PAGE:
The favourite at the moment, reeling from its BAFTA success, in Ben Affleck's Argo, a very tense, very thrilling film that had me on the edge of my seat throughout its engaging hostage rescue plot. But, to me, Argo never felt like much more than this - the political context is brought up but underplayed, Affleck's need to rebuild his family seems awkwardly tacked on, and I never felt emotionally moved by the character. An excellent, talky thriller, yes, and the Hollywood scenes add a nice humourous touch, but best film of the year? As much as I'd disagree, the BAFTAs, and sort of the Golden Globes, thought so.

Steven Spielberg's Lincoln no doubt has some chance too, and, though I haven't seen it, Silver Linings Playbook has been very well received. Hey, what if the Academy surprised us by making a leftfield choice with Amour? No, that won't happen. But it might not necessarily be Argo...

Best Actor

I think it's got to be the great Daniel Day-Lewis, who already has the BAFTA tucked away under his top hat. After he accepted that award with such surprisingly great humour, mocking his own method acting style in his witty speech, I'd love to see him pick up another.

Best Actress

Jessica Chastain and Jennifer Lawrence were the favourites, but we didn't see Emmanuelle Riva's BAFTA win coming, did we? A really interesting line-up for this one - it has the youngest nominee ever and the oldest! It'll go to Lawrence, though, it must do. Riva's performance in the harrowing Amour may have entranced the British Academy, but I feel it's just that bit too depressing for Hollywood. Maybe she should have tracked down Bin Laden before suffering a stroke...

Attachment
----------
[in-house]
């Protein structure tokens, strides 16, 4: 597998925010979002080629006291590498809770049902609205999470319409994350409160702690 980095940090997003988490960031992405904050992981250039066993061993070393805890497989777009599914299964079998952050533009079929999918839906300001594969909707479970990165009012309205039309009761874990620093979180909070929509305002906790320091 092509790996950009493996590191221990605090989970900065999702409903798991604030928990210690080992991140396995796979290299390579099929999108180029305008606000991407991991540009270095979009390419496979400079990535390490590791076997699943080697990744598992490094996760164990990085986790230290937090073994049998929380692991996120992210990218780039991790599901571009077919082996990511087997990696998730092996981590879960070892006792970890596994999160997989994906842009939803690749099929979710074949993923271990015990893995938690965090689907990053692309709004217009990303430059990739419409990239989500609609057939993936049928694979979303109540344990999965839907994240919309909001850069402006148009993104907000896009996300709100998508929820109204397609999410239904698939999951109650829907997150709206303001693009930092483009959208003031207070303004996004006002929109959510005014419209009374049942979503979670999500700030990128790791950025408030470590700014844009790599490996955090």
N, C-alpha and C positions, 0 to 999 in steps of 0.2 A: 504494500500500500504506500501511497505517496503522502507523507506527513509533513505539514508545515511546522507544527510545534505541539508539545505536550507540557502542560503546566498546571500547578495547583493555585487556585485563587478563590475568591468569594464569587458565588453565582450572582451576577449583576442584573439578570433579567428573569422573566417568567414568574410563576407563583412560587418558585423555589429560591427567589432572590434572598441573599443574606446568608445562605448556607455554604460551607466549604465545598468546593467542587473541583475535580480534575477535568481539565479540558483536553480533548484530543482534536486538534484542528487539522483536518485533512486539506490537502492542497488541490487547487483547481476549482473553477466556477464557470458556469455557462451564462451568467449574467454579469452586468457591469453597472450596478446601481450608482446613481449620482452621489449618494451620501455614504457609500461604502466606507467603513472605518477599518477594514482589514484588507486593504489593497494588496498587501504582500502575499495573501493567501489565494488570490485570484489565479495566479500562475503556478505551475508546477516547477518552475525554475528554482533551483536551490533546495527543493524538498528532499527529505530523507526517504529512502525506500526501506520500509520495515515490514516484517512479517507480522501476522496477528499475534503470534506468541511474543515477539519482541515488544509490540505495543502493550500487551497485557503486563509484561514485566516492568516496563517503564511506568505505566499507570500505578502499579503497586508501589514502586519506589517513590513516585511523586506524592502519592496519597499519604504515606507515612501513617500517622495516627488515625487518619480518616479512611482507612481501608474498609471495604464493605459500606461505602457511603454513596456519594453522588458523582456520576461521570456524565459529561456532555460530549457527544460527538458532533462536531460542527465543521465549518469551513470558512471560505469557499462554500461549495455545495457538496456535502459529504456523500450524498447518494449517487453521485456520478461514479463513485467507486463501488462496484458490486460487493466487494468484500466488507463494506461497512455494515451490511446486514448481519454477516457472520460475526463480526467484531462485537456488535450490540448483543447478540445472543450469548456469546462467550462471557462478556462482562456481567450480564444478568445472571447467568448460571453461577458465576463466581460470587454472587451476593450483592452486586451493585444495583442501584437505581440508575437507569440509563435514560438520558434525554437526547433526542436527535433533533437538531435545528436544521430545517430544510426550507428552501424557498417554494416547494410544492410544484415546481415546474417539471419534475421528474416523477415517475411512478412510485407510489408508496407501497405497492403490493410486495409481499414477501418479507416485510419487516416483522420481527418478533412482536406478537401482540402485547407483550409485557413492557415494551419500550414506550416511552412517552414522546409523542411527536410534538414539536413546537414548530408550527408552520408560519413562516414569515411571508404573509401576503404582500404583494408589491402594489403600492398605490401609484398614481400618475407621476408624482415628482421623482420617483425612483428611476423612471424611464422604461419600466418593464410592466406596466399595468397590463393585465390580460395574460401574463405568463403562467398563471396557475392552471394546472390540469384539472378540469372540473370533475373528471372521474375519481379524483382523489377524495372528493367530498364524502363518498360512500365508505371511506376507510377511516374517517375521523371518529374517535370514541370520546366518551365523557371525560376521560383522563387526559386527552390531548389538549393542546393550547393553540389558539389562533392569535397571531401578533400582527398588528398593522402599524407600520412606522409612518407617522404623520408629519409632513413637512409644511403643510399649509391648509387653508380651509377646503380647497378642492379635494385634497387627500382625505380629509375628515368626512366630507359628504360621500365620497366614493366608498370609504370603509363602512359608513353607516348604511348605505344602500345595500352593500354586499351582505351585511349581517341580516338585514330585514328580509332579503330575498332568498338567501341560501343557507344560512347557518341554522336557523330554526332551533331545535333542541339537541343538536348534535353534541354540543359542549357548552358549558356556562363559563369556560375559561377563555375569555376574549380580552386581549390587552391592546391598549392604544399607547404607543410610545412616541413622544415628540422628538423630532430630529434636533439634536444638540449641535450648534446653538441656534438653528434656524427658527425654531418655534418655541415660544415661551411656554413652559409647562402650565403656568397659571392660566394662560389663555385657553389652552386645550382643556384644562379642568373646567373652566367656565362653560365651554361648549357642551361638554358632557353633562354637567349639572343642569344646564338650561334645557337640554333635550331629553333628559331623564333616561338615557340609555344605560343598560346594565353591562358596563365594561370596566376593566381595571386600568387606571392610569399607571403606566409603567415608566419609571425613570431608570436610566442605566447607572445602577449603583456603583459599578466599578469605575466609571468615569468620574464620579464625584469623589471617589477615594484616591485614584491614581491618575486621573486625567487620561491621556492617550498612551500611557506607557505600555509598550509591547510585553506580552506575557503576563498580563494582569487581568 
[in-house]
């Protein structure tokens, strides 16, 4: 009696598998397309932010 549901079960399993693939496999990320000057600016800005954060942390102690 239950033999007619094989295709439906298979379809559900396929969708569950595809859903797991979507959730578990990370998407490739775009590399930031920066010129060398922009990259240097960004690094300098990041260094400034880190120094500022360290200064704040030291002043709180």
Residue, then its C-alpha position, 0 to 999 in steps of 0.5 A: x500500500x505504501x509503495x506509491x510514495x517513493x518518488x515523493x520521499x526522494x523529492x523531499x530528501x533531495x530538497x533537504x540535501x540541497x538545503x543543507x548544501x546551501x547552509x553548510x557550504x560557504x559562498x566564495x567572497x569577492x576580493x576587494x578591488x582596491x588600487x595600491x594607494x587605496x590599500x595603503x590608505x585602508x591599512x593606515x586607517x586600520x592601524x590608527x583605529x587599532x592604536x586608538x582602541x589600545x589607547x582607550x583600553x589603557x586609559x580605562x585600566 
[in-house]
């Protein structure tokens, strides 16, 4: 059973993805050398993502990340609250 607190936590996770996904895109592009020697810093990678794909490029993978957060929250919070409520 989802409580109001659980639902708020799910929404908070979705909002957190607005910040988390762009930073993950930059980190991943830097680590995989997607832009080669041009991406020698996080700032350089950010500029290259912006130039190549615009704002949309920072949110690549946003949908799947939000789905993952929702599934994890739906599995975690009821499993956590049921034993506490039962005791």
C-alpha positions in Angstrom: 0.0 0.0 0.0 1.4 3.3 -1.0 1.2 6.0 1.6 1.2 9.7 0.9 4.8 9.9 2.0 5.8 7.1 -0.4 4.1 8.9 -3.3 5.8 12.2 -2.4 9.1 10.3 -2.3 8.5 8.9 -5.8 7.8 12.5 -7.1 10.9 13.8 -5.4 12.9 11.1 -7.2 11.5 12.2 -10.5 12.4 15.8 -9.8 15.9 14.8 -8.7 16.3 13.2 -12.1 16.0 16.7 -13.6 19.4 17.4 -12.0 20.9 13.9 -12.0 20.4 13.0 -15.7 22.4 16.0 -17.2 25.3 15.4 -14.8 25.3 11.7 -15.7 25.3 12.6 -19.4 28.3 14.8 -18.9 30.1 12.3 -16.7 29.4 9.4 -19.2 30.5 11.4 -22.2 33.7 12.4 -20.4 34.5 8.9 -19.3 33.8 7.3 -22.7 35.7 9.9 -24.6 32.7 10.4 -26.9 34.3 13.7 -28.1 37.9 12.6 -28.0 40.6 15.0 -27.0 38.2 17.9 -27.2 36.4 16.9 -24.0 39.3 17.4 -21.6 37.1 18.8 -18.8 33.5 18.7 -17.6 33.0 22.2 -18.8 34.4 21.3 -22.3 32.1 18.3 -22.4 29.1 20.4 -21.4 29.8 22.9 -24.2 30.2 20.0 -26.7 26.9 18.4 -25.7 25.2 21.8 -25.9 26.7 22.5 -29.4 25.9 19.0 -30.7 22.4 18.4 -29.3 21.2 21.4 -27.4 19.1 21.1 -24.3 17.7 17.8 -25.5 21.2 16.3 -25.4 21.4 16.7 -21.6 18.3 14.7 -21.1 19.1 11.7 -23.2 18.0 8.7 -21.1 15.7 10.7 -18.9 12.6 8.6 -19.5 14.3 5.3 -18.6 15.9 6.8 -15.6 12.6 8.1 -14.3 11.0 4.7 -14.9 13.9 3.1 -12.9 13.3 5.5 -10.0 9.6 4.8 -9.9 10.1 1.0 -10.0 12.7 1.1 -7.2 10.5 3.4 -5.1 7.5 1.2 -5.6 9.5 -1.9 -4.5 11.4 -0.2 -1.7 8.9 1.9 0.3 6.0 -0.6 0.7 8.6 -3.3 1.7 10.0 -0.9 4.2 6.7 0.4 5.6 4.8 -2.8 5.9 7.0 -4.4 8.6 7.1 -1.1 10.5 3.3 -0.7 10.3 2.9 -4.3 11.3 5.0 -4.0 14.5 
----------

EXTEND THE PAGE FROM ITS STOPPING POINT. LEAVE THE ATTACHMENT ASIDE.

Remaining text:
Best Director

Probably Spielberg? Yeah, why not. I'm surprised there's no nomination for Ben Affleck though; he'd definitely be a contender. I'm also unsurprised but disappointed at the lack of nominations for Sam Mendes or Christopher Nolan, whose films this year have been remarkable, thoughtful, and majestic, telling great stories with great visuals, and yes, have featured James Bond and Batman.

Best Supporting Actor

Tommy Lee Jones should have this one in the bag, but Christoph Waltz took him by surprise when he claimed this at the BAFTAs. Waltz is great in Django Unchained, but, to be fair, is giving a performance that we've seen him do before. And it was more interesting when he did it as a villain, deservedly picking up this very Oscar a few years ago for Inglorious Basterds. I'm calling Tommy Lee. 

Phillip Seymour Hoffman was also brilliant as the calmly manipulative titular figure of The Master, even if the film as a whole was flawed, and I wouldn't be averse to him getting some shiny recognition.

Best Supporting Actress

Judi Dench. Obviously.

Sorry, I meant Anne Hathaway.

Best Original Screenplay

Perhaps this could be the category in which Django Unchained gets some recognition? It probably  won't be, but Quentin Tarantino is a great writer of dialogue, giving his characters quirks, humour, darkness, and, above all, depth, taking his films beyond all the shootiness that they can be looked down upon for. Admittedly, Django was far from his best script, and he does need to learn to edit...

This might go to Zero Dark Thirty, though.

Best Adapted Screenplay

Hmm... Life of Pi was enjoyable, but more for its visuals. Probably another win for Argo.

Best Cinematography

Hey, Skyfall got a nomination! Woo!

All the others

I don't have anything interesting to say, or don't care.

Friday, 8 February 2013

Though I'm in the middle of a term more hectic than any before, I've managed to find time to watch Quentin Tarantino's much-awaited take on the Western, Django Unchained, as well as David Lynch's science fiction "classic" Dune, and talk about them on YSTV's new film show Front Row. Thanks to Tom for getting me film tickets and Starbucks in exchange for my rantings, and thanks to City Screen York for letting us film there before the masses arrived.

Without any further ado, here's the show...